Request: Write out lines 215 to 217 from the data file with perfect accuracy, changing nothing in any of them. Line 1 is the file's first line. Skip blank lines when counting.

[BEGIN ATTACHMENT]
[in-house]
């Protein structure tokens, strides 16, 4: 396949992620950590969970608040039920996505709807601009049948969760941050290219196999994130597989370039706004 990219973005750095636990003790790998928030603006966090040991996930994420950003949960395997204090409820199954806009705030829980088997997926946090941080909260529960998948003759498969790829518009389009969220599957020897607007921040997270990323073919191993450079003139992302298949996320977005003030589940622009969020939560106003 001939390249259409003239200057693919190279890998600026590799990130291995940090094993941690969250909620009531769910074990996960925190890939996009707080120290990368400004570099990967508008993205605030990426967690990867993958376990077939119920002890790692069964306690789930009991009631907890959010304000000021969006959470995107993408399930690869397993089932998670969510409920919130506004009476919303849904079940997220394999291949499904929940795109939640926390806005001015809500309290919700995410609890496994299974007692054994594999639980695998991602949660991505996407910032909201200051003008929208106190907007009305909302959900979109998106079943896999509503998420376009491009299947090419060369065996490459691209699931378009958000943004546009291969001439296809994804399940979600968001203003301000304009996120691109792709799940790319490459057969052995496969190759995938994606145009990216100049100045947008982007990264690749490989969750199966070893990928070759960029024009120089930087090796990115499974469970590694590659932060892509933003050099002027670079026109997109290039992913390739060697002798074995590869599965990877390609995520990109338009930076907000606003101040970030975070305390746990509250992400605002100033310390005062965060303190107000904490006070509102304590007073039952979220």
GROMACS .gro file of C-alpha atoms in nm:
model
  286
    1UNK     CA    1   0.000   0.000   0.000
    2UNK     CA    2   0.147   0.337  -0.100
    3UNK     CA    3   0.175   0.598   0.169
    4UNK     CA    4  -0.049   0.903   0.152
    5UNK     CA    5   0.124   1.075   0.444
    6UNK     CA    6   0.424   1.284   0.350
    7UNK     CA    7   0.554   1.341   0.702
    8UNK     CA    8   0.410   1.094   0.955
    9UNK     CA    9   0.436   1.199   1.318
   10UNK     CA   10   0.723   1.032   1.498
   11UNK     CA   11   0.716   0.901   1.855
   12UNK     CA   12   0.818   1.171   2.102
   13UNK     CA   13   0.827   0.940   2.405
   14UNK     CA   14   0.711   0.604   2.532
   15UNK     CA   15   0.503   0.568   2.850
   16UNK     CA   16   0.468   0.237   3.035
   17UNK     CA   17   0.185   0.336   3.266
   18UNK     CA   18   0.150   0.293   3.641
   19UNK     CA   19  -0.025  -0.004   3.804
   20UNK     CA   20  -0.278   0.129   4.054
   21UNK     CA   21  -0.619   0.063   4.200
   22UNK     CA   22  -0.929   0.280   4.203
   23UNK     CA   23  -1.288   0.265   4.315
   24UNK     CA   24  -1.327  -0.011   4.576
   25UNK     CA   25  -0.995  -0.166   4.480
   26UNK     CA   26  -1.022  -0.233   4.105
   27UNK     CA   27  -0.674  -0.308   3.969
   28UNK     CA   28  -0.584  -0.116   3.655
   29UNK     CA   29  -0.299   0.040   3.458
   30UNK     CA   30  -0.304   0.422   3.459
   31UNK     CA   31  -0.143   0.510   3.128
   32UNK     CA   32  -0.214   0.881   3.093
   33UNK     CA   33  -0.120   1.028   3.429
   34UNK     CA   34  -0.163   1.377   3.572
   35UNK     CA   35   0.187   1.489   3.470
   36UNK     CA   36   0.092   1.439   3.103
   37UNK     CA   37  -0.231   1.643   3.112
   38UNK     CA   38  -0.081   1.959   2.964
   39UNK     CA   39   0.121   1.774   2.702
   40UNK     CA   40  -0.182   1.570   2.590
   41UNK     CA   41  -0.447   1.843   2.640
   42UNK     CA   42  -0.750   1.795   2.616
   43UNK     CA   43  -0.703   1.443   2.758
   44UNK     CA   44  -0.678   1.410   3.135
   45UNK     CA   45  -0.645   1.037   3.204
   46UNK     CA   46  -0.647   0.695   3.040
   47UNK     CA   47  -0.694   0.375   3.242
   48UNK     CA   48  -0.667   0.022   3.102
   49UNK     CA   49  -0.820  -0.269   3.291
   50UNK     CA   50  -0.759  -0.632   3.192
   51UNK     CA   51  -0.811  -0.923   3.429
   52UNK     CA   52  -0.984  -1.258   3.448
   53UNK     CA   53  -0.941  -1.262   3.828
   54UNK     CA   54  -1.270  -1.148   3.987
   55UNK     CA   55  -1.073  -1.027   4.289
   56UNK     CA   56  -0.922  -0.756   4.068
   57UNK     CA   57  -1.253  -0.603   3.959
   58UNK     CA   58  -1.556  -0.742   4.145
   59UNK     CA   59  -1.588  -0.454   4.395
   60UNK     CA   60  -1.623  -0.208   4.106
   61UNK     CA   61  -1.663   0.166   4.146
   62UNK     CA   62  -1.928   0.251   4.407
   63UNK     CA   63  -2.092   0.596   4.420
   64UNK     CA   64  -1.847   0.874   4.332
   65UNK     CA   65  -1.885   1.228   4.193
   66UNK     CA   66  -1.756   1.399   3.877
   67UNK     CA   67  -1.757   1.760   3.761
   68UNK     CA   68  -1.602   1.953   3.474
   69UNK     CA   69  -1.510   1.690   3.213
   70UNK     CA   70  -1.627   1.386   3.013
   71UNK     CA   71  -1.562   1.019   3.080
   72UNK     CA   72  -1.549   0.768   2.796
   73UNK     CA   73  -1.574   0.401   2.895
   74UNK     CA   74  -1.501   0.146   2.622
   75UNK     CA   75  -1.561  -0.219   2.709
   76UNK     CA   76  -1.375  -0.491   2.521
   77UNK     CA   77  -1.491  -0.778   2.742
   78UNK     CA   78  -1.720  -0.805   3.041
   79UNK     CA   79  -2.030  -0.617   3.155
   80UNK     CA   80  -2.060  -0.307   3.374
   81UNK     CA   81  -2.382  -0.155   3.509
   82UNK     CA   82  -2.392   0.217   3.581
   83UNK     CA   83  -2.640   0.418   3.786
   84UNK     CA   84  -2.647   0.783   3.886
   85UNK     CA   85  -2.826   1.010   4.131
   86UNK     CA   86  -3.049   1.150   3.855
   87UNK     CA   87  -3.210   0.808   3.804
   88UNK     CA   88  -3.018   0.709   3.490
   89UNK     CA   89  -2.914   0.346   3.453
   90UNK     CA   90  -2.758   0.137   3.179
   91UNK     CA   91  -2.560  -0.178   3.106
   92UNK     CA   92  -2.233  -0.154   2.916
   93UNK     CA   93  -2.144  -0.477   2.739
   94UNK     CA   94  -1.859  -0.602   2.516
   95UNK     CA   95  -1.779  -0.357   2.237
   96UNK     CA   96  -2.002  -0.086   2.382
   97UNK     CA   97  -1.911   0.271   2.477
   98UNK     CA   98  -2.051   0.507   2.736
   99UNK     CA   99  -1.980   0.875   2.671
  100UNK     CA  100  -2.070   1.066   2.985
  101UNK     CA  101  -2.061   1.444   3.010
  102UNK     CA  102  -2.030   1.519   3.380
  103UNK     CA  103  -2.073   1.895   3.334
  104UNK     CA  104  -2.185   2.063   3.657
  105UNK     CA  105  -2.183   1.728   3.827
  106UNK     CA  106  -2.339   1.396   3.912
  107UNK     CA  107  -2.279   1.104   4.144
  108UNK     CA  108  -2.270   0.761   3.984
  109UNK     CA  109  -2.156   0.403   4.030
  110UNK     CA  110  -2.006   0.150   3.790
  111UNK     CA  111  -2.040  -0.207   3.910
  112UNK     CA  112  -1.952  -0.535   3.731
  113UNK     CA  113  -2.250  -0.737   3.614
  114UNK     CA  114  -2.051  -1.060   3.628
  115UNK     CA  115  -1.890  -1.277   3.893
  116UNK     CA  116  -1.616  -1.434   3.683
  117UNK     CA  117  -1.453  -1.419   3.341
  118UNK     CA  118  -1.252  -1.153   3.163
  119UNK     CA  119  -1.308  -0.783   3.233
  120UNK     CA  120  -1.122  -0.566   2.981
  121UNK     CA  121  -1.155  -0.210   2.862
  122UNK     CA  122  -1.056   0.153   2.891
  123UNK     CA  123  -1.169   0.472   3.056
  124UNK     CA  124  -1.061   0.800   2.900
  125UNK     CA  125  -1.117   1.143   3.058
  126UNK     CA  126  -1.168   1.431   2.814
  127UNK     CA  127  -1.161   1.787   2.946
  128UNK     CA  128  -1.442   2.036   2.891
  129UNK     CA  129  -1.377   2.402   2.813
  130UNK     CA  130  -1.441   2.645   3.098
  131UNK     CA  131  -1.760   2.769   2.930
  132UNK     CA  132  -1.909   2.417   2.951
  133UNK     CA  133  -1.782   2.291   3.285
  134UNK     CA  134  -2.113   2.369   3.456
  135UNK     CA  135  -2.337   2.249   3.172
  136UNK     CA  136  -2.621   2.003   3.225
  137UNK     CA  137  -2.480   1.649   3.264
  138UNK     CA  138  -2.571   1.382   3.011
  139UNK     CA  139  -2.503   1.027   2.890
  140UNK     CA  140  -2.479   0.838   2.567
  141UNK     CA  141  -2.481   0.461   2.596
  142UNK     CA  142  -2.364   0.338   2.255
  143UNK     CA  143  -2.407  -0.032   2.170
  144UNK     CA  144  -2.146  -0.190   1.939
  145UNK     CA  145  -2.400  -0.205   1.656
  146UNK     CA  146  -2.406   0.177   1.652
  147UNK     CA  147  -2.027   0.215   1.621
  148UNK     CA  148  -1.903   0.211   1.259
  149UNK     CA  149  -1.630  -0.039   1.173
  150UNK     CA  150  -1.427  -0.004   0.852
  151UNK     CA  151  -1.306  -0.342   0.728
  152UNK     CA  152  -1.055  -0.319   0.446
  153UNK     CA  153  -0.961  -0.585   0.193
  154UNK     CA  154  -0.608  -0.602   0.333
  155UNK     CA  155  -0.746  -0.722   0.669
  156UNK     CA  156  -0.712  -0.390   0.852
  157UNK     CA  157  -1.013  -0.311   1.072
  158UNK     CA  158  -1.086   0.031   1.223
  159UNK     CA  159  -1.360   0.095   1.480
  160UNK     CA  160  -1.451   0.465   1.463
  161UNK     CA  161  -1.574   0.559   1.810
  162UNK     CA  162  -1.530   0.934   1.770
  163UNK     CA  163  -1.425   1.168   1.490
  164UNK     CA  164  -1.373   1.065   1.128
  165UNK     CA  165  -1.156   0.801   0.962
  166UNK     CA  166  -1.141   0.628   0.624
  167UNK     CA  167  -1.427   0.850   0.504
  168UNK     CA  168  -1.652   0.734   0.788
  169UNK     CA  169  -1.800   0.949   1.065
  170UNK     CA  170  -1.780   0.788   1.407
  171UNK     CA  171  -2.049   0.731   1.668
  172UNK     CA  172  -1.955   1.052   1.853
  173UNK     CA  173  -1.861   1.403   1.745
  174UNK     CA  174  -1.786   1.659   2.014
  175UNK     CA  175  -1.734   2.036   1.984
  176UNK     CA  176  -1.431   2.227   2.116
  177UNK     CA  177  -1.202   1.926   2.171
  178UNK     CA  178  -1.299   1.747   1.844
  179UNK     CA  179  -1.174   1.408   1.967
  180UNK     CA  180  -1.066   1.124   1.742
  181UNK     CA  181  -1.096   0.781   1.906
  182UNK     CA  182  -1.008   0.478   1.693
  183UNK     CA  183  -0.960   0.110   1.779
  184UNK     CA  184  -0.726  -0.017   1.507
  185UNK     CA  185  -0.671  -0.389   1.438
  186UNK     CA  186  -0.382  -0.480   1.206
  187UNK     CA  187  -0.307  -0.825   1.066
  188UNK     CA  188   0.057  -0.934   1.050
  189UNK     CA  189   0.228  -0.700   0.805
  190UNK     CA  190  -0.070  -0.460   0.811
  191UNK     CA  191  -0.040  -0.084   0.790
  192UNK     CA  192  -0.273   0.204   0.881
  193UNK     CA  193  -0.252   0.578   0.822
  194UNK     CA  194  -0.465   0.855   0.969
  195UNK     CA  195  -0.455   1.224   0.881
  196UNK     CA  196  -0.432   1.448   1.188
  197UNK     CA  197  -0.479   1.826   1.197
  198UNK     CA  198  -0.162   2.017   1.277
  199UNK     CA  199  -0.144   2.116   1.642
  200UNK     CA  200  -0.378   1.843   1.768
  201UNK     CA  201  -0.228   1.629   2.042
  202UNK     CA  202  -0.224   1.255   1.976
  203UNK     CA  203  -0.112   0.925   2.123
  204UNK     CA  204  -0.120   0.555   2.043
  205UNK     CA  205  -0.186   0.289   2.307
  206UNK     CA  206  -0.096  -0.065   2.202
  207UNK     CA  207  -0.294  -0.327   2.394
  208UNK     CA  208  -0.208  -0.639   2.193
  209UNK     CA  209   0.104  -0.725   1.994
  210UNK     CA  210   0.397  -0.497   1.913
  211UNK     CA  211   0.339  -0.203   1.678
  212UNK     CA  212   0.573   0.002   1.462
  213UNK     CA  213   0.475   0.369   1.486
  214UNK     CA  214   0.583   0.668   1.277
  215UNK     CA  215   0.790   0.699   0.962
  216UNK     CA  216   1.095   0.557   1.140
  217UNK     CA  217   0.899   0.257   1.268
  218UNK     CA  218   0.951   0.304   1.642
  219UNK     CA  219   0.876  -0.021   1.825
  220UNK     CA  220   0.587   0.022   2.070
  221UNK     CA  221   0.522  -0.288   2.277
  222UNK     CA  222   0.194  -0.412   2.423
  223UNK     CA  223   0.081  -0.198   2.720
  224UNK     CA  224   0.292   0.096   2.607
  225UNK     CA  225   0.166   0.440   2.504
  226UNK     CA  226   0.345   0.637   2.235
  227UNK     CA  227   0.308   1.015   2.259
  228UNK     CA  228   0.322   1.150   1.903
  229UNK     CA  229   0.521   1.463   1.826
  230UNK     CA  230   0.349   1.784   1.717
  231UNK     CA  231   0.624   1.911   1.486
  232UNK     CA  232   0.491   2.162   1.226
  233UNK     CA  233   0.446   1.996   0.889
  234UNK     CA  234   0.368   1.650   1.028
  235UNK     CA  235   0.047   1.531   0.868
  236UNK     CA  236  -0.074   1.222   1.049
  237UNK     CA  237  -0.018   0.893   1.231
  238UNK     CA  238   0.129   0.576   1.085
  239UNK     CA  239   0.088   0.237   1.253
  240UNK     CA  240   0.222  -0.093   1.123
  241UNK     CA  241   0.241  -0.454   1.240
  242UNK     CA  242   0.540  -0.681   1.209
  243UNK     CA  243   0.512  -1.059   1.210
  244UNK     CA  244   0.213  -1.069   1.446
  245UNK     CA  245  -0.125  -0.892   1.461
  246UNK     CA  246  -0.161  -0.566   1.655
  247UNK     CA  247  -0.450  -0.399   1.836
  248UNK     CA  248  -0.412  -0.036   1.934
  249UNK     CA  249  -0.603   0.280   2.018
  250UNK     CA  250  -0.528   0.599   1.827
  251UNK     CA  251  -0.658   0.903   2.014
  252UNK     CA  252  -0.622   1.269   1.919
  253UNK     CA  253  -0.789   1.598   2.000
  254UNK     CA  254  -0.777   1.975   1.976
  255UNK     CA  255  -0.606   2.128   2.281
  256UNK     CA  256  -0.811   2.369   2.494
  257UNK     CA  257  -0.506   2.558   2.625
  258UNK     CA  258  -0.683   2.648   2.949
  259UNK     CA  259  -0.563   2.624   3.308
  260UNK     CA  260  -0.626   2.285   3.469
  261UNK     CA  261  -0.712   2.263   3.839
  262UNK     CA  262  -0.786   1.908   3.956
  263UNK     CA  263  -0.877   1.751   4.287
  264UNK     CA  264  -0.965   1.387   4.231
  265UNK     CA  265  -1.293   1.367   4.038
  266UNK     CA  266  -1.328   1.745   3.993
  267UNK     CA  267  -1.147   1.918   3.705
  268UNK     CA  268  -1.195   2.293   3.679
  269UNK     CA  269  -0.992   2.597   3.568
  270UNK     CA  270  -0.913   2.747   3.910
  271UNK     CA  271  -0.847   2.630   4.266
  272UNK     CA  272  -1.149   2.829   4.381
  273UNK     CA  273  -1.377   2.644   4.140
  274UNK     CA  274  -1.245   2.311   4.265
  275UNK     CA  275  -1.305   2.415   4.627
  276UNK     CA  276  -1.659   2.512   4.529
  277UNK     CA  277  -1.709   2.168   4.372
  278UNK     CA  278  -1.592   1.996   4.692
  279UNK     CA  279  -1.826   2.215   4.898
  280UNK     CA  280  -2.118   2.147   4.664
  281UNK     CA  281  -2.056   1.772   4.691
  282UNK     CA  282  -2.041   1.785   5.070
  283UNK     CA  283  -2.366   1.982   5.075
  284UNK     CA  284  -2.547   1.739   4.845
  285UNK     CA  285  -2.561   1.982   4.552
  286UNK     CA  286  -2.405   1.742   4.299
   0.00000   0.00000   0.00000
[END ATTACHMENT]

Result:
  210UNK     CA  210   0.397  -0.497   1.913
  211UNK     CA  211   0.339  -0.203   1.678
  212UNK     CA  212   0.573   0.002   1.462